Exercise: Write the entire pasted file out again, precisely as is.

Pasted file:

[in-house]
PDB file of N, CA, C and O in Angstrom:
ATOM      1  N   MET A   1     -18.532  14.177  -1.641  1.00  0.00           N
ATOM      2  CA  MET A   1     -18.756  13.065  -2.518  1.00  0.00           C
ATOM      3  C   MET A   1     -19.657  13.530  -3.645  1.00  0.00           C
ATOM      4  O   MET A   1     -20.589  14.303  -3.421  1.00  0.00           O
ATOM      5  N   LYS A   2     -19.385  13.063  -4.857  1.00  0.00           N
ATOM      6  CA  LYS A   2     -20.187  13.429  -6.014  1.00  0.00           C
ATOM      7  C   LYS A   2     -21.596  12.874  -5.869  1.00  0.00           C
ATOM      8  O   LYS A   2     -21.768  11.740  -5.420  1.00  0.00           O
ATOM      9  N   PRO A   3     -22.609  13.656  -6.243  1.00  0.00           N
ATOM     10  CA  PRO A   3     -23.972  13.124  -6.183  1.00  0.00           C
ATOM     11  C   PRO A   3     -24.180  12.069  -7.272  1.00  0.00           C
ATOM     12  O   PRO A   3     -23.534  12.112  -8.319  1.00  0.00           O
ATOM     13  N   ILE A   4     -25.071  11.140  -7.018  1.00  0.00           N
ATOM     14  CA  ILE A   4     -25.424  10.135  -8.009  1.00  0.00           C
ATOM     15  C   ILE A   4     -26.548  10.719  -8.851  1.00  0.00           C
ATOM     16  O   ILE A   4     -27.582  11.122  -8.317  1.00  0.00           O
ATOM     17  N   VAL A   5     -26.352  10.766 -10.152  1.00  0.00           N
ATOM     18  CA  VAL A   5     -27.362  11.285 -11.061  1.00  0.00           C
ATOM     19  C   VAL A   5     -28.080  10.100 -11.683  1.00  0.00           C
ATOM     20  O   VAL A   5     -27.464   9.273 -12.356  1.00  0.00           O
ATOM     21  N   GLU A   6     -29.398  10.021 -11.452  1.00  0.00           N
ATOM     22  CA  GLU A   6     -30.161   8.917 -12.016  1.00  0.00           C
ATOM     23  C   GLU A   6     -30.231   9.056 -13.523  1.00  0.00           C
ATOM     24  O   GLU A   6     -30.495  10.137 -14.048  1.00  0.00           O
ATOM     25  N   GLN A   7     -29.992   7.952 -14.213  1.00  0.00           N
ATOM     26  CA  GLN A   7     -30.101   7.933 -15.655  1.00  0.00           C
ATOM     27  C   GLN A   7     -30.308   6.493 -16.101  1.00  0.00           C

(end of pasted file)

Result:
[in-house]
PDB file of N, CA, C and O in Angstrom:
ATOM      1  N   MET A   1     -18.532  14.177  -1.641  1.00  0.00           N
ATOM      2  CA  MET A   1     -18.756  13.065  -2.518  1.00  0.00           C
ATOM      3  C   MET A   1     -19.657  13.530  -3.645  1.00  0.00           C
ATOM      4  O   MET A   1     -20.589  14.303  -3.421  1.00  0.00           O
ATOM      5  N   LYS A   2     -19.385  13.063  -4.857  1.00  0.00           N
ATOM      6  CA  LYS A   2     -20.187  13.429  -6.014  1.00  0.00           C
ATOM      7  C   LYS A   2     -21.596  12.874  -5.869  1.00  0.00           C
ATOM      8  O   LYS A   2     -21.768  11.740  -5.420  1.00  0.00           O
ATOM      9  N   PRO A   3     -22.609  13.656  -6.243  1.00  0.00           N
ATOM     10  CA  PRO A   3     -23.972  13.124  -6.183  1.00  0.00           C
ATOM     11  C   PRO A   3     -24.180  12.069  -7.272  1.00  0.00           C
ATOM     12  O   PRO A   3     -23.534  12.112  -8.319  1.00  0.00           O
ATOM     13  N   ILE A   4     -25.071  11.140  -7.018  1.00  0.00           N
ATOM     14  CA  ILE A   4     -25.424  10.135  -8.009  1.00  0.00           C
ATOM     15  C   ILE A   4     -26.548  10.719  -8.851  1.00  0.00           C
ATOM     16  O   ILE A   4     -27.582  11.122  -8.317  1.00  0.00           O
ATOM     17  N   VAL A   5     -26.352  10.766 -10.152  1.00  0.00           N
ATOM     18  CA  VAL A   5     -27.362  11.285 -11.061  1.00  0.00           C
ATOM     19  C   VAL A   5     -28.080  10.100 -11.683  1.00  0.00           C
ATOM     20  O   VAL A   5     -27.464   9.273 -12.356  1.00  0.00           O
ATOM     21  N   GLU A   6     -29.398  10.021 -11.452  1.00  0.00           N
ATOM     22  CA  GLU A   6     -30.161   8.917 -12.016  1.00  0.00           C
ATOM     23  C   GLU A   6     -30.231   9.056 -13.523  1.00  0.00           C
ATOM     24  O   GLU A   6     -30.495  10.137 -14.048  1.00  0.00           O
ATOM     25  N   GLN A   7     -29.992   7.952 -14.213  1.00  0.00           N
ATOM     26  CA  GLN A   7     -30.101   7.933 -15.655  1.00  0.00           C
ATOM     27  C   GLN A   7     -30.308   6.493 -16.101  1.00  0.00           C